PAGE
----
Despite steady sales gains, Honda Motor Co. has no immediate plans to expand North American output beyond opening a factory in Indiana, in 2008, CEO Takeo Fukui said today.
"There is plenty of room to expand in Indiana, but we will look at the market before deciding to expand," Fukui said in remarks to journalists after a meeting with Indiana government officials here.
"Gas prices are high, but the American new-car and truck market will grow further in the future," Fukui said. "The current economic climate is having no impact on anything we are doing."
U.S. auto sales are down 3 percent this year, weaker than Honda executives forecast at the beginning of the year. The housing slump, record gasoline prices and slower economic growth are dampening consumer demand.
At the same time, higher raw material and product development costs have put a crimp on Honda's profits.
Honda's U.S. sales are up 1.6 percent, with car demand off 2.4 percent and light-truck sales up 7.1 percent. Helped by the Civic and Fit and the introduction of a redesigned Accord this fall, the automaker still expects its 2007 U.S. sales to rise 3.4 percent to 1.56 million units.
Fukui met with Indiana Gov. Mitch Daniels today and will attend the Indianapolis 500 on Sunday. Honda is supplying engines to the entire 33-car field.
The Japanese automaker is building a $550 million assembly plant on a 1,700-acre site in Greensburg, Ind., that will begin producing up to 200,000 Honda Civic sedans annually in fall 2008. Fukui toured the site today and received an update on construction.
Fukui said Honda is confident the United States can absorb another 200,000 units of capacity. While Detroit automakers are retrenching, Asia automakers are expanding across North America. Kia Motors Ltd. and Toyota Motor Corp. also are building new U.S. assembly plants.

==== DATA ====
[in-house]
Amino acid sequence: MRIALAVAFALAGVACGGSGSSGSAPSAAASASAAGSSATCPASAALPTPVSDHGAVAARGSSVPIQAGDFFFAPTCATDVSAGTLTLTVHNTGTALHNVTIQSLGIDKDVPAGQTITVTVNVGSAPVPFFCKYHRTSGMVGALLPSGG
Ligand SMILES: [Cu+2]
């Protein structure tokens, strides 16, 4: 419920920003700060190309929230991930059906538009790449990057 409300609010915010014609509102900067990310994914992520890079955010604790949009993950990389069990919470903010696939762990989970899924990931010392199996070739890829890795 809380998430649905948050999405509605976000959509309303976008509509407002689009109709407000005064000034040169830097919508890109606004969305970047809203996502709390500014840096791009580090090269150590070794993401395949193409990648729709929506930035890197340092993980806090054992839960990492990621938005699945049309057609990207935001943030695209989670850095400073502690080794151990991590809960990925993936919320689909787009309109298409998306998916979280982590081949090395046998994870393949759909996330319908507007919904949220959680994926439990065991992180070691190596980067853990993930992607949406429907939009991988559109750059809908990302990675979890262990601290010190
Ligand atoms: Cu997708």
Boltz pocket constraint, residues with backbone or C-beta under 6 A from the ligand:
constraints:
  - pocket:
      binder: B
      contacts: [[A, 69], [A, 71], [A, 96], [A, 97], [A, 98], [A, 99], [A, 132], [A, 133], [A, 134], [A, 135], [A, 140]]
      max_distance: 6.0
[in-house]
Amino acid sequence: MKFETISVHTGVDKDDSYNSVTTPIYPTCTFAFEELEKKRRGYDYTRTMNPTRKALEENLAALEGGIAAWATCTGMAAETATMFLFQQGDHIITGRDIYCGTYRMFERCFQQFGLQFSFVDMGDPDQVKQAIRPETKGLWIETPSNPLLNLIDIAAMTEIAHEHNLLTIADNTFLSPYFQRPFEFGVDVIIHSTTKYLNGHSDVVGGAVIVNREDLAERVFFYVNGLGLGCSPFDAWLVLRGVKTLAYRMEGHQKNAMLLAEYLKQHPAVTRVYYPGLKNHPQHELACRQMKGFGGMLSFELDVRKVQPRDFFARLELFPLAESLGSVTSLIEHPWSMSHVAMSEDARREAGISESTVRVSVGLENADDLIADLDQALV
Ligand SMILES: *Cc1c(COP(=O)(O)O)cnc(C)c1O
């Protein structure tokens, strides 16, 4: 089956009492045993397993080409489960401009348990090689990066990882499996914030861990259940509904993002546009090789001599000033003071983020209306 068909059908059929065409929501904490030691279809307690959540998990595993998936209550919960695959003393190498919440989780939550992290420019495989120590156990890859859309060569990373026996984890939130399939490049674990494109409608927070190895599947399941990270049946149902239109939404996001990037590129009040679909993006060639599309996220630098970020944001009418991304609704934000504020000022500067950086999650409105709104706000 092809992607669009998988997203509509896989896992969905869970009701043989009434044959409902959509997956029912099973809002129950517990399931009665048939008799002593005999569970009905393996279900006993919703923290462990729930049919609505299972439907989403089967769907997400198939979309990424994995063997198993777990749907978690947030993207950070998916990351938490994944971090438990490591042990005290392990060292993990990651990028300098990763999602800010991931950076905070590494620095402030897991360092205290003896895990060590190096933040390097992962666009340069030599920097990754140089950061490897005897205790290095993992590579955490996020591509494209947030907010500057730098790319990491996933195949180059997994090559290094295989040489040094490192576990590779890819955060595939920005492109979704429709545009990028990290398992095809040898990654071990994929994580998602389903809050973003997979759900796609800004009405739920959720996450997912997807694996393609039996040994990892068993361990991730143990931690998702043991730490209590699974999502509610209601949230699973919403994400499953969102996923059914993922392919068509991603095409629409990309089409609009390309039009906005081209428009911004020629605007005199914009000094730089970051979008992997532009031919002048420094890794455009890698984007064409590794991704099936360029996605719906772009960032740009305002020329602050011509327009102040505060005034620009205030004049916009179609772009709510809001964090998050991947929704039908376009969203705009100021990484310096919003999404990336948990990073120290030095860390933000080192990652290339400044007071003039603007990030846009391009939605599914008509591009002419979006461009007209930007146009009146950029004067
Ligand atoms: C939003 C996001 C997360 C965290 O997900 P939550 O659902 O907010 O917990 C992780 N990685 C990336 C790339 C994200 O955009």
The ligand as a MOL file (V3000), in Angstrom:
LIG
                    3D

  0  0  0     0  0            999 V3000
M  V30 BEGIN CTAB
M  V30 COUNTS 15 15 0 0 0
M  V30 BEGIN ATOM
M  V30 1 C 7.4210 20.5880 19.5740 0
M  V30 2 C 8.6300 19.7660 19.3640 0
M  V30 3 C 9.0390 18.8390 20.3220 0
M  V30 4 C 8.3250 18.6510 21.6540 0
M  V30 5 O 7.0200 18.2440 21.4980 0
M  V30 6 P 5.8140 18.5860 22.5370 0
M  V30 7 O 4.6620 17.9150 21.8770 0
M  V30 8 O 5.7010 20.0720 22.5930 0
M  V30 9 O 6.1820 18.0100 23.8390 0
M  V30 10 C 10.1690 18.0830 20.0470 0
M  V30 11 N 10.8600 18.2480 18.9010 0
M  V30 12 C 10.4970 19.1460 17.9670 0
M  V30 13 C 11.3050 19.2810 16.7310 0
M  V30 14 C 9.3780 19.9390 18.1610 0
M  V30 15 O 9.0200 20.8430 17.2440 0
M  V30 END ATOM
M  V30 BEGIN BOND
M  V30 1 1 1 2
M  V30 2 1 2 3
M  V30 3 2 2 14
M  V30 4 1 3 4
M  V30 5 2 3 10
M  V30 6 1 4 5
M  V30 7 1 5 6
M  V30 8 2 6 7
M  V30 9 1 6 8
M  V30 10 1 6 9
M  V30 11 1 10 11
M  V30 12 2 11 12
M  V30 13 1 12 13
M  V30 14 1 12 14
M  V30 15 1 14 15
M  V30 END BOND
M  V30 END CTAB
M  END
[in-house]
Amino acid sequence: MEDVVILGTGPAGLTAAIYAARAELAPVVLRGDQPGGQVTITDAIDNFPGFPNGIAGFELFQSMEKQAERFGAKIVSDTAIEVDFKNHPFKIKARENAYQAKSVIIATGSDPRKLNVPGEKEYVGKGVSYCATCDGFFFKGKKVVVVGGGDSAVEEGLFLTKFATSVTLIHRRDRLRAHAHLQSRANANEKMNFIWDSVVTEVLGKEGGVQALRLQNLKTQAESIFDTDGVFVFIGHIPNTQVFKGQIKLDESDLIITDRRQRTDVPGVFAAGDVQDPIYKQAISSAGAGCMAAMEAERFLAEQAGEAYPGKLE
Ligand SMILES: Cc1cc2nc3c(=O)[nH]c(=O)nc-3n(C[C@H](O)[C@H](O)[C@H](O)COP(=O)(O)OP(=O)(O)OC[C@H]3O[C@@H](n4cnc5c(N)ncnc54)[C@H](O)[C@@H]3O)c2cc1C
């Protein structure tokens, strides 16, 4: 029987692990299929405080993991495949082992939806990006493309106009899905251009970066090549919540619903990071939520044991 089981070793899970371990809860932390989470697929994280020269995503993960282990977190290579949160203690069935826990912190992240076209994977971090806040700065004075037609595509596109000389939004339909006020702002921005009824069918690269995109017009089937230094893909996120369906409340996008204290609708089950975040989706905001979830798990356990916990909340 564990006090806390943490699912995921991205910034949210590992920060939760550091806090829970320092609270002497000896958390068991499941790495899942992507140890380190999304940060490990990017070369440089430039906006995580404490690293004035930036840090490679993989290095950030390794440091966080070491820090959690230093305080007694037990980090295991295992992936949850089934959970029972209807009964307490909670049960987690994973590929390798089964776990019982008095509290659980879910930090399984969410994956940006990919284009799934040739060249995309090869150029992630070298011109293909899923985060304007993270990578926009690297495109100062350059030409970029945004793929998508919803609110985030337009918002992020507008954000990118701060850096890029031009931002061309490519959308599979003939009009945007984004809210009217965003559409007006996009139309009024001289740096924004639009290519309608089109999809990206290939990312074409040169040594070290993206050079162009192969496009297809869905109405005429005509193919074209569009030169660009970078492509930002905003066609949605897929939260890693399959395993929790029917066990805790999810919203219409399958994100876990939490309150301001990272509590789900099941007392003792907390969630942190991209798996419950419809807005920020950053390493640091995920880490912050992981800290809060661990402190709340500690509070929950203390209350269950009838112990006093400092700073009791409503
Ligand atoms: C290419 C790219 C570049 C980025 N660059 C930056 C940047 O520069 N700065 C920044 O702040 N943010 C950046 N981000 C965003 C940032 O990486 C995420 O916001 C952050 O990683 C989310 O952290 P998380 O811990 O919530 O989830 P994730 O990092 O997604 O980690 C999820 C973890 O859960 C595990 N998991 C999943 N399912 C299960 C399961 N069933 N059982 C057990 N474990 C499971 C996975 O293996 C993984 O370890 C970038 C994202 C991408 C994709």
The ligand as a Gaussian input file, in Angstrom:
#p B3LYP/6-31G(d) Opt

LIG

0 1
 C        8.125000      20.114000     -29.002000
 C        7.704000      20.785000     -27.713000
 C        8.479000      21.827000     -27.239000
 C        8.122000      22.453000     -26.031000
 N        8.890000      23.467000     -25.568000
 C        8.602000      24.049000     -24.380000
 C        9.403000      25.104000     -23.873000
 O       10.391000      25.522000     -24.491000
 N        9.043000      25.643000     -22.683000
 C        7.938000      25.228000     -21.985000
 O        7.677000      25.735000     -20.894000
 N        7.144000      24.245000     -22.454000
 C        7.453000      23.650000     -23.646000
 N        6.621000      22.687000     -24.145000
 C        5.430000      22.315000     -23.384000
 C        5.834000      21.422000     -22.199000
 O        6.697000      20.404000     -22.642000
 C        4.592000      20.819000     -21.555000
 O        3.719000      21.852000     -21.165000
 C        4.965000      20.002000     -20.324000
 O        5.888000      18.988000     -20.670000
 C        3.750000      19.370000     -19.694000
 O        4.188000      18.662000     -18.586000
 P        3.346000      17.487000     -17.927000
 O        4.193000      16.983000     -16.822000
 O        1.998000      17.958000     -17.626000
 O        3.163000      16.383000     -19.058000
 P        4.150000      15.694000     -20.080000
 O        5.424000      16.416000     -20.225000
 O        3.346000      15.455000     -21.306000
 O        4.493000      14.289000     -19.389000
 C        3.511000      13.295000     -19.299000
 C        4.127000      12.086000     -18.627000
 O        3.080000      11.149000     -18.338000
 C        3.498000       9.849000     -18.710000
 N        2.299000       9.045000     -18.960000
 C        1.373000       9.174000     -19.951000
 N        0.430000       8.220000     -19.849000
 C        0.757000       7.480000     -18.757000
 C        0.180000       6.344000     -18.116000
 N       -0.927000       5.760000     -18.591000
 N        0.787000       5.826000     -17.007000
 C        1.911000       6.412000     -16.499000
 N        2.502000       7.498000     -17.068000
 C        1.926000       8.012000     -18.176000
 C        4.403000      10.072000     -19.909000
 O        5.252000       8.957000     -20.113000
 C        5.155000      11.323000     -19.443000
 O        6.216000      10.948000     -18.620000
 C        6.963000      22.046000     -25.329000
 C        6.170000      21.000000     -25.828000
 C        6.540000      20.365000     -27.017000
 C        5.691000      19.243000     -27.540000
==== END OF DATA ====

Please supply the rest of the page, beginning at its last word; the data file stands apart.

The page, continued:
Output at Honda's Lincoln, Ala., plant also has reached full capacity after a recent model changeover.
Honda will ship engines from a plant in Anna, Ohio, to the Greensburg site. And Fukui said it is likely that transmissions from Honda's Russells Point, Ohio, plant will be shipped to the Greensburg factory.
"We are dedicated to building and sourcing parts locally," he said.
Because a majority of Honda's suppliers already are in Ohio, Michigan, Kentucky and Indiana, the Greensburg plant is not expected to generate a significant number of additional auto parts plants in the region.
When the Indiana plant is operating, Honda will be able to build the Civic at three plants in North America.
Fukui also said:
Honda continues to believe there is a global demand for a small, inexpensive car for India and other markets. "We are currently looking at developing something smaller than the Fit," he said.
Honda is satisfied with the Ridgeline pickup. "It takes time to build public awareness that Honda has a pickup," Fukui said. "In the future, fuel economy will become more important to light-truck buyers, and we intend to meet those needs, initially with diesel options."
A year ago Honda announced plans to market a diesel-powered vehicle in North America in 2009 but gave no specifics.
Honda has no plans to abandon its Indy Racing League program, but it would like to see more engine suppliers compete in the open-wheel racing circuit. Since Toyota, Nissan Motor Co. and General Motors withdrew from the open-wheel series in recent years, Honda has been the only supplier of engines.